"The young girl was raised up. She seemed to me not at all bad-looking. . . . Impelled by an incomprehensible, unpardonable levity, I placed myself by her side in front of the pulpit; the priest hurried on; three men and a chambermaid supported the bride and only occupied themselves with her. We were married.
"'Kiss each other!' said the witnesses to us.
"My wife turned her pale face towards me. I was about to kiss her, when she exclaimed: 'Oh! it is not he! it is not he!' and fell senseless.
"The witnesses gazed at me in alarm. I turned round and left the church without the least hindrance, flung myself into the kibitka and cried: 'Drive off!'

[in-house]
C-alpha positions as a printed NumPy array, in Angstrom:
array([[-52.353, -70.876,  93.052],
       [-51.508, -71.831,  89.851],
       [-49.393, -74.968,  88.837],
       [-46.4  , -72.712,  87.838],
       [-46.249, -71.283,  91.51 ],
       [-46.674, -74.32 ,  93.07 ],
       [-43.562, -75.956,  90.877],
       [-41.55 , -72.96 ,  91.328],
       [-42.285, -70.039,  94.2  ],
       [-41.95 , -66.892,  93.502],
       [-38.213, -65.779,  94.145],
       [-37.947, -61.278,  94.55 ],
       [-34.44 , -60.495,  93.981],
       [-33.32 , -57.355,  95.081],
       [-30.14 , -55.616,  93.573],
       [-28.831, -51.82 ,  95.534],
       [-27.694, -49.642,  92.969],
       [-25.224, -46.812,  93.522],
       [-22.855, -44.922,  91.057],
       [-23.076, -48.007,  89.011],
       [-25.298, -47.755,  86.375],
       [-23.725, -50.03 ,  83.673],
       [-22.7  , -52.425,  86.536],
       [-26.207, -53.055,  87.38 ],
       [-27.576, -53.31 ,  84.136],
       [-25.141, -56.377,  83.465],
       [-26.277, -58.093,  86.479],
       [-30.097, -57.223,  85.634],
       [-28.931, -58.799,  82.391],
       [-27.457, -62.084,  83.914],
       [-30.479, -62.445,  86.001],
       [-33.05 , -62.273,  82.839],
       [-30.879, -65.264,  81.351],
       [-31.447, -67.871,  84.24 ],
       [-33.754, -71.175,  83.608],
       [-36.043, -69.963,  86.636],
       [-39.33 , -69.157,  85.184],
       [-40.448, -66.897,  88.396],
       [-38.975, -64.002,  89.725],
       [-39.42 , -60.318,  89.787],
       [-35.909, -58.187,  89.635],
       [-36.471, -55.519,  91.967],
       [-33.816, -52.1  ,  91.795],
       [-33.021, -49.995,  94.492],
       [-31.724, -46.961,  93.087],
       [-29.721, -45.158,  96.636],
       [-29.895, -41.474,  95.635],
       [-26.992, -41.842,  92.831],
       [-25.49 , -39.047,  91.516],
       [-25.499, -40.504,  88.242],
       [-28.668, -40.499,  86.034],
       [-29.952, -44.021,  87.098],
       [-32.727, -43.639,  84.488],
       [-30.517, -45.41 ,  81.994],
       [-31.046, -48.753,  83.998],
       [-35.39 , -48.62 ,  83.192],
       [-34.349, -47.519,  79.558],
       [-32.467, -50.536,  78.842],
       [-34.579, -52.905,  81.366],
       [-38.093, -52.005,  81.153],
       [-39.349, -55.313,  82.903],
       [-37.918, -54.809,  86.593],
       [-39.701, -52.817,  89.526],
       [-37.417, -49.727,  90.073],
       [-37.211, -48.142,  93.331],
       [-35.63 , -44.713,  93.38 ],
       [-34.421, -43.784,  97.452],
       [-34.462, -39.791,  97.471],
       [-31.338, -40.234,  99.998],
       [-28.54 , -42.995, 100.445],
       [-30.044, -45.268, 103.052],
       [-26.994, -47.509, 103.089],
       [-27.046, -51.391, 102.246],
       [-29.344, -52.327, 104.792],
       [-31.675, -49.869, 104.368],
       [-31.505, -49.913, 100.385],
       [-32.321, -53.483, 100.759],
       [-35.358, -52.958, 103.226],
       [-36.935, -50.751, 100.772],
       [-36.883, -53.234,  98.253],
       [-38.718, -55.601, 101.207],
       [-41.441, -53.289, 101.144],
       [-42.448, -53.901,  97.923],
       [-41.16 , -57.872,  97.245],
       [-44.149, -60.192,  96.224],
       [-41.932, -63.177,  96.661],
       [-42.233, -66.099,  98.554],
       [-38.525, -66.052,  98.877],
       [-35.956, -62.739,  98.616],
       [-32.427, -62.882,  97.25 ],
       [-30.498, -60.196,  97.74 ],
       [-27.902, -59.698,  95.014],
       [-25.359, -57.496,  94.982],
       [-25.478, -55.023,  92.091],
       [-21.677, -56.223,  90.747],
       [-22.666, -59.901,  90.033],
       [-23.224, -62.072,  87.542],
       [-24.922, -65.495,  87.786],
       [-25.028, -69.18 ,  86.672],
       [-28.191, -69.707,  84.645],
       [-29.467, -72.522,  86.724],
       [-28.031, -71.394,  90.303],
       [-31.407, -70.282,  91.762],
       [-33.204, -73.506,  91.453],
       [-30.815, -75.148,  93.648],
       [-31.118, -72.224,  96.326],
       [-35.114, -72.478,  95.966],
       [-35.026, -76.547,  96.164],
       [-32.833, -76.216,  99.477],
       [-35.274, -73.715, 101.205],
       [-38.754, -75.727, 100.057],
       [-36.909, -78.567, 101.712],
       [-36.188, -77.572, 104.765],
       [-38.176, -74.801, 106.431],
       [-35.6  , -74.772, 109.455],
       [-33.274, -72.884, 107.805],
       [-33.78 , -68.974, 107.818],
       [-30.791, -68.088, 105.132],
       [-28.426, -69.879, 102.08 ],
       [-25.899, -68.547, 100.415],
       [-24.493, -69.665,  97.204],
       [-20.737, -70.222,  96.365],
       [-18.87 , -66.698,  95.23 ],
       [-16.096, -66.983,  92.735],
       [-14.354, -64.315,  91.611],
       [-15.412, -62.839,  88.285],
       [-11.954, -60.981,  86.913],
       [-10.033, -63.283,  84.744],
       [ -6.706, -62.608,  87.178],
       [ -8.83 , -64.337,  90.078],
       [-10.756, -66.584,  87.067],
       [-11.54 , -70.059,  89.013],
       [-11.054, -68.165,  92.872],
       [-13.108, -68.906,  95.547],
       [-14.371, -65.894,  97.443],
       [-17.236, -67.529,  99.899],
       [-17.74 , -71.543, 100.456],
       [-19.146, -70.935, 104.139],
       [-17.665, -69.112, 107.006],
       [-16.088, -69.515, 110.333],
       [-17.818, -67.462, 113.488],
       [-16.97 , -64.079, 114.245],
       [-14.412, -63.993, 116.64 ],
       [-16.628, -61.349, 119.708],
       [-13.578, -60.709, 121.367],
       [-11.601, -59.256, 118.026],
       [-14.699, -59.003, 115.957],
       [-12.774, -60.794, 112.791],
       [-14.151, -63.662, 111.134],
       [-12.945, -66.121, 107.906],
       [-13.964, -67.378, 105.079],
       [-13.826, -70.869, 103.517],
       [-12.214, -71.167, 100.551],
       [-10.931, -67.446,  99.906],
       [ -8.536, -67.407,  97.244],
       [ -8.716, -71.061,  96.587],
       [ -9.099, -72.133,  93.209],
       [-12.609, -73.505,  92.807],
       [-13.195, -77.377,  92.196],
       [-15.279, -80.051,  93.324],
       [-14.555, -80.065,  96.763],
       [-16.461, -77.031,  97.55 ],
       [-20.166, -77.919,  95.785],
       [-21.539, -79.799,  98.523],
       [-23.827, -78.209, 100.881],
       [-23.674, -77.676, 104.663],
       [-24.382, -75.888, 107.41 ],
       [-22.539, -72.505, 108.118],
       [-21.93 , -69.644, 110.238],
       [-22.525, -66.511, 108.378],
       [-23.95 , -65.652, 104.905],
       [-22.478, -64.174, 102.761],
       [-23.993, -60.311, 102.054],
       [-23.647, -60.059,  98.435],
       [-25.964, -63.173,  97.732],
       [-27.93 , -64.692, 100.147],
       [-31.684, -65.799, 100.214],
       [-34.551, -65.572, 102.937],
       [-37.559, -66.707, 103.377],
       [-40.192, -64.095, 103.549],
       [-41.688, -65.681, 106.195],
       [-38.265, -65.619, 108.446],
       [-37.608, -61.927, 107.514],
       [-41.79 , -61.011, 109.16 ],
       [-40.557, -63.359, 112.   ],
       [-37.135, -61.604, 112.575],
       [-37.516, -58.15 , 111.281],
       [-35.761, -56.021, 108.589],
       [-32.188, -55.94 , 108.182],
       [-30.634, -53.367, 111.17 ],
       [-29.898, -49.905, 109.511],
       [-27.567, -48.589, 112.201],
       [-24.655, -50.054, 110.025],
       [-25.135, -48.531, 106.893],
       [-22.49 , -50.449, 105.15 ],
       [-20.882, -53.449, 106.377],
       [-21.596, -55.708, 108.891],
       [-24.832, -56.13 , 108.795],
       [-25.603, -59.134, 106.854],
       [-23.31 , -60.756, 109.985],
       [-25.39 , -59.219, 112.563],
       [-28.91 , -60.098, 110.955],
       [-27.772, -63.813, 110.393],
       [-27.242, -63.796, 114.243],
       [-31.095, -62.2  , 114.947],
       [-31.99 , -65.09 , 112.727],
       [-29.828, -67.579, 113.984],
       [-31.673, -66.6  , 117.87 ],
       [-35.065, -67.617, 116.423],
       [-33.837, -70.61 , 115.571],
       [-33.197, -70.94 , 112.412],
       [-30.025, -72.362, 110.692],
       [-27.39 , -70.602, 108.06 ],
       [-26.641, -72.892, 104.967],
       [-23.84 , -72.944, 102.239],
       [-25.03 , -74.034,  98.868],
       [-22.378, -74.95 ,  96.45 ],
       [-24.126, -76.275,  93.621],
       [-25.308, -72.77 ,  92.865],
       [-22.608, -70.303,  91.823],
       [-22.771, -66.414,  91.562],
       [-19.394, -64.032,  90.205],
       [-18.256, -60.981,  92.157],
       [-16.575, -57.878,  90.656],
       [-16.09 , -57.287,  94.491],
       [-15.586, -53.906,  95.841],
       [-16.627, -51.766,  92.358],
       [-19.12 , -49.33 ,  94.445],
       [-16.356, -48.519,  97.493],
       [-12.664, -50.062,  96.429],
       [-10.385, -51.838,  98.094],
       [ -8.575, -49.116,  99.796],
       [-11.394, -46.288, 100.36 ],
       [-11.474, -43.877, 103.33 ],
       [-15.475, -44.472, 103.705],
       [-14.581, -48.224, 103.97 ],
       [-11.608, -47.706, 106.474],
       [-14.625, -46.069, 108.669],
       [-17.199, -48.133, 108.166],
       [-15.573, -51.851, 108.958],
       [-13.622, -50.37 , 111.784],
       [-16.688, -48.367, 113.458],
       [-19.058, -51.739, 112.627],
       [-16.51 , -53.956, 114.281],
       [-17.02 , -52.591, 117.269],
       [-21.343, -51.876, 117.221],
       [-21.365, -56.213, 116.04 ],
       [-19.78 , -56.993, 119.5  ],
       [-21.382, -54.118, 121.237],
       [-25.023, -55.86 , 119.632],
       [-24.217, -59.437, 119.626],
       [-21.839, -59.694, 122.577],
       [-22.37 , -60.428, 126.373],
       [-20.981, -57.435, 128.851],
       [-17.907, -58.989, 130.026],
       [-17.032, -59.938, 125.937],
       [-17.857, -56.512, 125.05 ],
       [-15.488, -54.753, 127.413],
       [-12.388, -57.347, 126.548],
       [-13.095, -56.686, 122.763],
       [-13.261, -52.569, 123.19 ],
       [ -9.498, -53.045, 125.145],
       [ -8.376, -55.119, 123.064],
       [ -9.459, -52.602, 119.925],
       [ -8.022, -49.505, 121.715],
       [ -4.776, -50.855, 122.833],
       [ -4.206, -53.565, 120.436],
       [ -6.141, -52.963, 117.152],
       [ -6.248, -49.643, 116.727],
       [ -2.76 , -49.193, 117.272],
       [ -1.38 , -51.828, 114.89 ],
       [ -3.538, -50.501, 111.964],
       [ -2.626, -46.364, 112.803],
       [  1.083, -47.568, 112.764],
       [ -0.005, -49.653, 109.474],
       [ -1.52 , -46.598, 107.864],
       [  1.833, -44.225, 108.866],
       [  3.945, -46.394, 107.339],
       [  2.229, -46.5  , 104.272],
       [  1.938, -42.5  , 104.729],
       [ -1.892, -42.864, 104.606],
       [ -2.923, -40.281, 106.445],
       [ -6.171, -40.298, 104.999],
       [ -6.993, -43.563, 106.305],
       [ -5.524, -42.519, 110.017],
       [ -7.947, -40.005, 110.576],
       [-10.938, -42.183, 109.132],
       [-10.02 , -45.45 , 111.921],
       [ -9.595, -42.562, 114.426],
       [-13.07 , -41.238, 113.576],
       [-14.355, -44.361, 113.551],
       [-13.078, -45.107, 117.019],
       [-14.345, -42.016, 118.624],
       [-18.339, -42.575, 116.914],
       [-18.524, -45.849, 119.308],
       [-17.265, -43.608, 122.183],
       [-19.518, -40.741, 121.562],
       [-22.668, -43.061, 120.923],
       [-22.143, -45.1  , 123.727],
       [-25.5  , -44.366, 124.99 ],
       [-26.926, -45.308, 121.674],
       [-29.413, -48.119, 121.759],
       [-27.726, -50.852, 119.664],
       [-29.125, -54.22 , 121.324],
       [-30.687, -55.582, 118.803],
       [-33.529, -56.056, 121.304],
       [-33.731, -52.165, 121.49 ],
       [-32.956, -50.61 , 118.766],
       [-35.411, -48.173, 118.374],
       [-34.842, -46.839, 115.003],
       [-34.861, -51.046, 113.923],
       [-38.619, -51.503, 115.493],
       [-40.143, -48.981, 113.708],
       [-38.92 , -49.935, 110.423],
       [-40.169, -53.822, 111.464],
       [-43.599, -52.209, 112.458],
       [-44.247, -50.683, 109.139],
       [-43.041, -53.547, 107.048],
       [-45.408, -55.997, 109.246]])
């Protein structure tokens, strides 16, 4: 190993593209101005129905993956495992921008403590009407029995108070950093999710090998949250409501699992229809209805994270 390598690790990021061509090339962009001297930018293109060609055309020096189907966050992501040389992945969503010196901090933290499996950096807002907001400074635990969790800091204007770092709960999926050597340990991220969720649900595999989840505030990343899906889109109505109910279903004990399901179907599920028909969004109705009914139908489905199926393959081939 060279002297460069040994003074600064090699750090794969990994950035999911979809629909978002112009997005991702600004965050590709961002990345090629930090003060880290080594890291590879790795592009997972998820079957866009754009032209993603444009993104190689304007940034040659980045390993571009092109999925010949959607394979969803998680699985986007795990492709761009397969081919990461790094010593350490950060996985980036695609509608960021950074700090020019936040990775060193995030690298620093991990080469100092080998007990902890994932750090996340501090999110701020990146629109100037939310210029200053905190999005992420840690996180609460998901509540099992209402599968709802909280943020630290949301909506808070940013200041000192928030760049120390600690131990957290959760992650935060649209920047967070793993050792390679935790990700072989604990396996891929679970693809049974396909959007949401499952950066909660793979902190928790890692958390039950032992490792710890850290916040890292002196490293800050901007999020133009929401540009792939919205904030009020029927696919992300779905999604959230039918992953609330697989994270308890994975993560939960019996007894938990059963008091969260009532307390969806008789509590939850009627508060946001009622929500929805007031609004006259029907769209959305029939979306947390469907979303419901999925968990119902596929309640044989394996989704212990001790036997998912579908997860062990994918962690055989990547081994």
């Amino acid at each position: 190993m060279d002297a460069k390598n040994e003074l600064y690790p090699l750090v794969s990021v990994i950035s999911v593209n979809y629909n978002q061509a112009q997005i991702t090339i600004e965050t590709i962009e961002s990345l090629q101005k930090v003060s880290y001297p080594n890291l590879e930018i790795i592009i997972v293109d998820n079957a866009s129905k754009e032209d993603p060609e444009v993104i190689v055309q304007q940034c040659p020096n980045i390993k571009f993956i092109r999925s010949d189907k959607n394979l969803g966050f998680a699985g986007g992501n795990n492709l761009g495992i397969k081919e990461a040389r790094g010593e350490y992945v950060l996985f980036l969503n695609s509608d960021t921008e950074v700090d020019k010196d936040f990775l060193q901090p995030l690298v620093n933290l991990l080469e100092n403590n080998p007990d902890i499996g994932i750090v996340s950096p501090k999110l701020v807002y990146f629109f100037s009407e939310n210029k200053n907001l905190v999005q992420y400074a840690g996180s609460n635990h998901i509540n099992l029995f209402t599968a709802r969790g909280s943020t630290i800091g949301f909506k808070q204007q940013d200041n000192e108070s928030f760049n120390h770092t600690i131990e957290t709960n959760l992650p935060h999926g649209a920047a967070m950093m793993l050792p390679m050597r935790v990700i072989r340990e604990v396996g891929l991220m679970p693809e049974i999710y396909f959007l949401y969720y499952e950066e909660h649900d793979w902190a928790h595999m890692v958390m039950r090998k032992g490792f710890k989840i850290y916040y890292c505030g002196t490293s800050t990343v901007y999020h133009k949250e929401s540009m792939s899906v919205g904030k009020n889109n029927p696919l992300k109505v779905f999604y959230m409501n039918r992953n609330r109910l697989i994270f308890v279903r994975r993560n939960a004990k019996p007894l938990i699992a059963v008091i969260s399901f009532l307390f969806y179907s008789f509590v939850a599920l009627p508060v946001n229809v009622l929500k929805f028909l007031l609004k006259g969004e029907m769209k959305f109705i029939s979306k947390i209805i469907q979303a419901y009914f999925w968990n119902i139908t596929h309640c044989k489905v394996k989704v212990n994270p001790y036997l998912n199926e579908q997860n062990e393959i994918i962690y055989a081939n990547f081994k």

"My God!" exclaimed Maria Gavrilovna. "And you do not know what became of your poor wife?"
"I do not know," replied Bourmin; "neither do I know the name of the village where I was married, nor the poststation where I set out from. At that time I attached so little importance to my wicked prank, that on leaving the church, I fell asleep, and did not awake till the next morning aftei leaching the third station. The servant, who was then with me, died during the campaign, so that I have no hope of ever discovering the woman upon whom I played such a cruel joke, and who is now so cruelly avenged."
"My God! my God! "cried Maria Gavrilovna, seizing him by the hand: "then it was you! And you do not recognize me?"
Bourmin turned pale—and threw himself at her feet.